The source of this anxiety with governments using our private information can be traced back to Edward Snowden’s revelations on the activities of the security agencies. Although the opening up and sharing of public data is unrelated to the collection of metadata in digital communications, in the public mind, distrust has now fallen on the utilisation of all personal data. The unease about surveillance came about because the government structures that exist appeared with little or no public debate as to what the limits of privacy intrusion should be. The absence of this debate has led to suspicion now being cast on government efforts with all forms of data.
Pseudonymisation is the general safeguard that is offered when concerns about open data and personal information is raised. This process is able to remove identifying information from a dataset, while leaving in place the important information from which findings can be extracted. However, it is not infallible and it is still technically possible to link up an anonymised data set with others to identify an individual through a process of elimination.
In the event of this, it is argued that there are data protection laws in place to prosecute anyone who breaches privacy. The agenda of open data is relying on laws that pre-date its inception, but if these laws prove inadequate, it could make the techniques employed by the tabloid press in the phone hacking scandal look primitive in comparison.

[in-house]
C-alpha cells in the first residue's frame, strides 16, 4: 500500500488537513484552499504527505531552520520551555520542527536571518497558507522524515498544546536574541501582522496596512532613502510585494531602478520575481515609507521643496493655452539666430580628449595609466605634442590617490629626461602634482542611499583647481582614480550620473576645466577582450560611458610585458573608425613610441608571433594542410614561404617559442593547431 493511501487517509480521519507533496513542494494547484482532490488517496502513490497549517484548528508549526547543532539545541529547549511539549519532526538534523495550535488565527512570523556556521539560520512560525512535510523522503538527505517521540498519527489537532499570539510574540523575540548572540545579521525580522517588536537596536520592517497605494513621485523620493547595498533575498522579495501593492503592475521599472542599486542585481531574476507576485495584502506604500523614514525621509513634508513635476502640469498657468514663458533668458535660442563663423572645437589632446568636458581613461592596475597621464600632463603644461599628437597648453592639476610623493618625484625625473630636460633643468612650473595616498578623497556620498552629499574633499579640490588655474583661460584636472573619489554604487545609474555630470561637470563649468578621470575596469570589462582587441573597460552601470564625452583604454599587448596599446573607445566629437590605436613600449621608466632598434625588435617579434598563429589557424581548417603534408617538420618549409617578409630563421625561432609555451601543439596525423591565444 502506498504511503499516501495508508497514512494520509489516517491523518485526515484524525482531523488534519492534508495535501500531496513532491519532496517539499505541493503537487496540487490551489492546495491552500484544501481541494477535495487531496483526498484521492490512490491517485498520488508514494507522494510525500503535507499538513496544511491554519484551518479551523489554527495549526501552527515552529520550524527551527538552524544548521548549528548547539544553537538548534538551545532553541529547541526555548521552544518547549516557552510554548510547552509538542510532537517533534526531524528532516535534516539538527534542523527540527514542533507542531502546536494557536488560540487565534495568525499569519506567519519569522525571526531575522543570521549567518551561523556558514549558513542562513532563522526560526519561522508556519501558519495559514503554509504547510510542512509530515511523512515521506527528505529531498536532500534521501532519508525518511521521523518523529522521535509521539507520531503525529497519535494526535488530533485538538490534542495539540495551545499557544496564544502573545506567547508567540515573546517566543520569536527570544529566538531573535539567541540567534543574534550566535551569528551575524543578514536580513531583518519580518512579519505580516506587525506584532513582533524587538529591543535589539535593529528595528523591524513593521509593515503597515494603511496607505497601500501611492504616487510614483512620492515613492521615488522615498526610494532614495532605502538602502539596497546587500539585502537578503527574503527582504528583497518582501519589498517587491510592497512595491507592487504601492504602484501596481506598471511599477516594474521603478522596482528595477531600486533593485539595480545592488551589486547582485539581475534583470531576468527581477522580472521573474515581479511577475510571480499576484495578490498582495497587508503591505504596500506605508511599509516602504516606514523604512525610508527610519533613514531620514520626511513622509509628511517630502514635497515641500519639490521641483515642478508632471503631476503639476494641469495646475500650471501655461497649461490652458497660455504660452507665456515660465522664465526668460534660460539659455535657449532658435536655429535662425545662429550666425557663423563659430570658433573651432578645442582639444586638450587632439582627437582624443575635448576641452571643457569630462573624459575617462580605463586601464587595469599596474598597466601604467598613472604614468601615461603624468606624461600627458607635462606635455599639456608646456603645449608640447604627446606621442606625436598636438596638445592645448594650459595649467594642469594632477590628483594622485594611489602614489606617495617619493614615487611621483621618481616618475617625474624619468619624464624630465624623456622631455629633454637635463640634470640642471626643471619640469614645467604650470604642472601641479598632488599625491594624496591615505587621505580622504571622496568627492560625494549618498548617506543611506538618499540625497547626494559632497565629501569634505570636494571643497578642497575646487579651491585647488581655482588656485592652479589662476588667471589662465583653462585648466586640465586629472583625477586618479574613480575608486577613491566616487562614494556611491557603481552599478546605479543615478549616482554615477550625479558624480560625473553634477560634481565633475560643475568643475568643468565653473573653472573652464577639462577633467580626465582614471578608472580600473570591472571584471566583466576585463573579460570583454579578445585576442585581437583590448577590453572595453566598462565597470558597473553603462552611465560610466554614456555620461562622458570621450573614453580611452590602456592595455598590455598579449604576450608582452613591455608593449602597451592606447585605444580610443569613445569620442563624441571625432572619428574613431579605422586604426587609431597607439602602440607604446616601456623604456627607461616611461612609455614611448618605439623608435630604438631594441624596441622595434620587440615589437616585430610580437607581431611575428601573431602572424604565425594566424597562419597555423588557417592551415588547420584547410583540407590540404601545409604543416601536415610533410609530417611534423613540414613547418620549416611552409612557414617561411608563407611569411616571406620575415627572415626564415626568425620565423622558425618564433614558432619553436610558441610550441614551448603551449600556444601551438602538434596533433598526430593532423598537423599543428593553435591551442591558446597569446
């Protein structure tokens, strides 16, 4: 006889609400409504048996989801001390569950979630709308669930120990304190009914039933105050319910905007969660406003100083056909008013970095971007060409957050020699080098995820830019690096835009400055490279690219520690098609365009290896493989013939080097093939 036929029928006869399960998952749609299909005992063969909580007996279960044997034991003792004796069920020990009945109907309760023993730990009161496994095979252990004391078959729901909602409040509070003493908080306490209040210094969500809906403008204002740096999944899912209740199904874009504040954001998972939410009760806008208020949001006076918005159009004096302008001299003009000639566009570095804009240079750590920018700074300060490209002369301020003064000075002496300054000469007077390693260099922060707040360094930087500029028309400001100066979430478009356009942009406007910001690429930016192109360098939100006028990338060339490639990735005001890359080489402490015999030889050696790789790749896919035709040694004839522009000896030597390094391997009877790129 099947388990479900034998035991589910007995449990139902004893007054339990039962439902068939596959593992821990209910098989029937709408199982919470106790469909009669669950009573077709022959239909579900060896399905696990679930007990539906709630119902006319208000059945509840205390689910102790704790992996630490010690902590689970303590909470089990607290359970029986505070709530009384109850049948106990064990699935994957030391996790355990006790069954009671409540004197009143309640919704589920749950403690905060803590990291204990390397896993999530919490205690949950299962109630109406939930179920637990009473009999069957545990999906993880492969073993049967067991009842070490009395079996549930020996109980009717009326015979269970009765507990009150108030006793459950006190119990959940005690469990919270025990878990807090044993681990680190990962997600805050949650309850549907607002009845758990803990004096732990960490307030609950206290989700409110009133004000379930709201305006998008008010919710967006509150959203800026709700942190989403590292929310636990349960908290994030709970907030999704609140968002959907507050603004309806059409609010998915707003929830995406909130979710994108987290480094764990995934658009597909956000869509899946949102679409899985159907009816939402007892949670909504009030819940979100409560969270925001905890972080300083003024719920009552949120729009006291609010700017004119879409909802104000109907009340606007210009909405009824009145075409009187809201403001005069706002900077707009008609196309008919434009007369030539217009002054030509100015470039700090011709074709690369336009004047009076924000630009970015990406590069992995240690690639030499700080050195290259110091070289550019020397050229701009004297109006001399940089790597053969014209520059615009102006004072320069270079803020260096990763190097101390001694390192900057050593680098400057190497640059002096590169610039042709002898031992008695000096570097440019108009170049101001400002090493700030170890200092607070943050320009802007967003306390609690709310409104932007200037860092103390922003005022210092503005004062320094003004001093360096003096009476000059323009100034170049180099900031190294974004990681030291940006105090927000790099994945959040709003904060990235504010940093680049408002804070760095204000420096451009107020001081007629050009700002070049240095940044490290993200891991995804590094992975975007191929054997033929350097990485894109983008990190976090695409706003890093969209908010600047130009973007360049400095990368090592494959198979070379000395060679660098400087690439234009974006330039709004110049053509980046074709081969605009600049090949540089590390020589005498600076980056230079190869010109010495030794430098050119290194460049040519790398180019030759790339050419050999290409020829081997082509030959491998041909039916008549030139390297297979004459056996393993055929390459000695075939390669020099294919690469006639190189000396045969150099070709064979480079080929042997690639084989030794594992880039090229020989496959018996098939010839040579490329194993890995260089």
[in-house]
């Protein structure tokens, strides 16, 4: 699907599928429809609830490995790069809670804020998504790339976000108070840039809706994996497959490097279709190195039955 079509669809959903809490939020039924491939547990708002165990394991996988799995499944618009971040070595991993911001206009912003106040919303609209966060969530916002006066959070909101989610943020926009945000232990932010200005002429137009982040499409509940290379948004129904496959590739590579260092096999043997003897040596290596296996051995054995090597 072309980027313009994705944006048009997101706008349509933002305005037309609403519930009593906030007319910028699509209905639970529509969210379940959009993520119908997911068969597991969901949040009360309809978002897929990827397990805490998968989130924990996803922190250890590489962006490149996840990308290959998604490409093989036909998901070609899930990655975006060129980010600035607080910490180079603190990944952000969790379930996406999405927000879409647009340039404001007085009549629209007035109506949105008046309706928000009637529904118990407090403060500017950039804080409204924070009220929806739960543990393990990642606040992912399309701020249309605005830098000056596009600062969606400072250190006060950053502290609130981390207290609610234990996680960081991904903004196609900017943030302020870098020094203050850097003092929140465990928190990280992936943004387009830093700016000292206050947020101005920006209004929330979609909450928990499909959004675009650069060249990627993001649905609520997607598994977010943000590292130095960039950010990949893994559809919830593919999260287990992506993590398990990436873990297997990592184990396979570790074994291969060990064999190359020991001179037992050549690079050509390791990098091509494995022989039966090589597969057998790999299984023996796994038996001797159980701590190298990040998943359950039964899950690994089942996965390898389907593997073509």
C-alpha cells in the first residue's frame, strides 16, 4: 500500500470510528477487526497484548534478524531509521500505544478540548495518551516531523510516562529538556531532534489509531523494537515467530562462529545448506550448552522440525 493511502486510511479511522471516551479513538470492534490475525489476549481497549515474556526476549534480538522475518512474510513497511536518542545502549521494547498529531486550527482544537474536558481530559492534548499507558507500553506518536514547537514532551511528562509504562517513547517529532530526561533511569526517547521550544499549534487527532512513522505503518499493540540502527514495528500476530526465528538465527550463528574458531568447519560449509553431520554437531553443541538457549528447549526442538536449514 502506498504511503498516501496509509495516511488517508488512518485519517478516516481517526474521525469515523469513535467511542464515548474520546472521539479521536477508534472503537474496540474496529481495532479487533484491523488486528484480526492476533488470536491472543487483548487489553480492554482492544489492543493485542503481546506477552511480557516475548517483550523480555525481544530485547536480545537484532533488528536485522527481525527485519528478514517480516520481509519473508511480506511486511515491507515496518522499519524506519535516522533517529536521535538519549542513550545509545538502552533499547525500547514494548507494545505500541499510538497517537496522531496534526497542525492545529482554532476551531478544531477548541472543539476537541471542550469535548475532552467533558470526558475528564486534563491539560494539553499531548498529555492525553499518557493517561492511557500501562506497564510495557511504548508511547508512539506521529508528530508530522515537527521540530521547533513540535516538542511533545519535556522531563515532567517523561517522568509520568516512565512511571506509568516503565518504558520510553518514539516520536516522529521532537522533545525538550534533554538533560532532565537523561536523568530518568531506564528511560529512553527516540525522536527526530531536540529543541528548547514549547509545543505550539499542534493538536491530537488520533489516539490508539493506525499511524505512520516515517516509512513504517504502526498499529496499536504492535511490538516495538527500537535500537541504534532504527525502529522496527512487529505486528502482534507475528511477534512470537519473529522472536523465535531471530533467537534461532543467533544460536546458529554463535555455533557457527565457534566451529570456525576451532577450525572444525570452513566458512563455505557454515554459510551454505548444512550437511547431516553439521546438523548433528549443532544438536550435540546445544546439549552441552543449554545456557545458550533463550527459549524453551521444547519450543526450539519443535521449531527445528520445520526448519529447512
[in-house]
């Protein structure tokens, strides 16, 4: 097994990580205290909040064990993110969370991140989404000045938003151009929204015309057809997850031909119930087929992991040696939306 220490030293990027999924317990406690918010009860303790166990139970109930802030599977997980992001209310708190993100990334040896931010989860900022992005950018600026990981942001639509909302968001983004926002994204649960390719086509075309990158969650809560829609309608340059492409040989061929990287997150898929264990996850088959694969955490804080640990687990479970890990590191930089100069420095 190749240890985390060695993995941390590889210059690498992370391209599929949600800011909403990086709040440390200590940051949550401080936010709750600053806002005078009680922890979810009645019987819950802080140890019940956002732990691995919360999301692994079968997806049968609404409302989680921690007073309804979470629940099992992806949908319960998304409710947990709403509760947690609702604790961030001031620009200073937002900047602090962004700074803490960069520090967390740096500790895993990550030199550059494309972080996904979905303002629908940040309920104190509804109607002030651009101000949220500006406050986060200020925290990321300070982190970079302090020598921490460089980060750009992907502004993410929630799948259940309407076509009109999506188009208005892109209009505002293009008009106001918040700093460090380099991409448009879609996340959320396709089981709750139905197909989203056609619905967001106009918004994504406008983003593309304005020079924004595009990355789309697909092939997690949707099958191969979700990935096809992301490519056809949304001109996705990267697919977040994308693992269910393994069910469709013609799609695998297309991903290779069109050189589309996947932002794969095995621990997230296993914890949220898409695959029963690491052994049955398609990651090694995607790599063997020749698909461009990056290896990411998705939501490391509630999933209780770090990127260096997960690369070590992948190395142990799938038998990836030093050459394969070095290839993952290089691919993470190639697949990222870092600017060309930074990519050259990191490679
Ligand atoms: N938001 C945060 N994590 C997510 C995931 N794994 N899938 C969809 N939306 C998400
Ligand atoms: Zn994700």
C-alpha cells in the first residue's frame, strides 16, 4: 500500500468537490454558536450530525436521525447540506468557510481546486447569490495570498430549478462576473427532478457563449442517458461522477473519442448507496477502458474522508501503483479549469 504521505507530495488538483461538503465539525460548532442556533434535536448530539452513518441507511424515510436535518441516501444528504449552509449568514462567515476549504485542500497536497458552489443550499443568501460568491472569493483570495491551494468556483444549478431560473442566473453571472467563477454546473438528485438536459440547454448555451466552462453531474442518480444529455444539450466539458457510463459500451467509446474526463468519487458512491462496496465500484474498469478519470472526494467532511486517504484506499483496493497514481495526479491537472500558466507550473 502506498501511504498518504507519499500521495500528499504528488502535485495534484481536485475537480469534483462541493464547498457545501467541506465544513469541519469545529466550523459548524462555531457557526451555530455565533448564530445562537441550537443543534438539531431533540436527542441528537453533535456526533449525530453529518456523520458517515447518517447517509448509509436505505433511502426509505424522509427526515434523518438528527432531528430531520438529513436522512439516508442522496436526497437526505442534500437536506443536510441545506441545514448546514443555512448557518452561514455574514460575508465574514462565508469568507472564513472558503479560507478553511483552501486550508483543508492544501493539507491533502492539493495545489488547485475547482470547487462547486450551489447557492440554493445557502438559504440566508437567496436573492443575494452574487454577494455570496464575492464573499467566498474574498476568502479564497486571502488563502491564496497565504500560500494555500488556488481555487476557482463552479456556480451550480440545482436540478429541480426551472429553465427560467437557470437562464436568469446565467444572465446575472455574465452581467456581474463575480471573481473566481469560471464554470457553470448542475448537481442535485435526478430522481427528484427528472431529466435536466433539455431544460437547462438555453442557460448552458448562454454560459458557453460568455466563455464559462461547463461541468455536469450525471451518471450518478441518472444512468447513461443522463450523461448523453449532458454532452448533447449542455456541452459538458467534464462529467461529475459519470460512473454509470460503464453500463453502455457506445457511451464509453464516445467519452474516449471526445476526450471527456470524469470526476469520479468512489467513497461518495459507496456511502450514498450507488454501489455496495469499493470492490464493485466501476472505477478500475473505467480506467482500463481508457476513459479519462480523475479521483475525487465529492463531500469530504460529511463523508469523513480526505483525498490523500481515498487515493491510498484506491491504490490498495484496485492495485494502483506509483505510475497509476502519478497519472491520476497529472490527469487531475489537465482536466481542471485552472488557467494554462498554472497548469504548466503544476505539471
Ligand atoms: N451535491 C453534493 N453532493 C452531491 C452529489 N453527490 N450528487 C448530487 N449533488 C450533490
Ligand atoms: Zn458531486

And it’s not just governments that have fallen short on informing and listening to the general public. As Cullen Hoback, a documentary filmmaker has previously written in Significance, private companies have wrapped data collection in vast swathes of terms and conditions. Rather than informing us, these approaches lead to a damaging level of suspicion and reticence. Private technology and communication companies now hold as much sensitive information on us as any government does. The business model of social media companies relies on users giving away their personal data for free, in return for the use of a communication platform.
It should be remembered that most government agencies are well capable of preventing data privacy breaches, despite the odd misplaced laptop. Organisations with a professional statistical capacity that understand the importance of the data they hold have a good track record of protecting information before disclosing it in the public domain. A good example is the Office for National Statistics and their expertise in releasing non-disclosive census data. The know-how exists in the statistical world to ensure that data can be secured from illicit uses and this should be explored with the same amount of enthusiasm that exists for the economic and research benefits of open data.
Although scepticism remains amongst the public, the fact is that governments need to be the facilitator in opening up and linking data together. Similar to the Snowden revelations, what has upset many in the health data debacle is the lack of a proper public debate that fully explained and explored all the ramifications of the proposals.
What these issues demonstrate is that making the case for why statisticians need this data cannot be left up to politicians and the PR offices of research organisations. What we hope to explore is how statisticians can be more vocal about why they need this data and how it can be safeguarded. Taking delivery of the data and getting to work on it will no longer be enough, statisticians need to join the debate and make their case.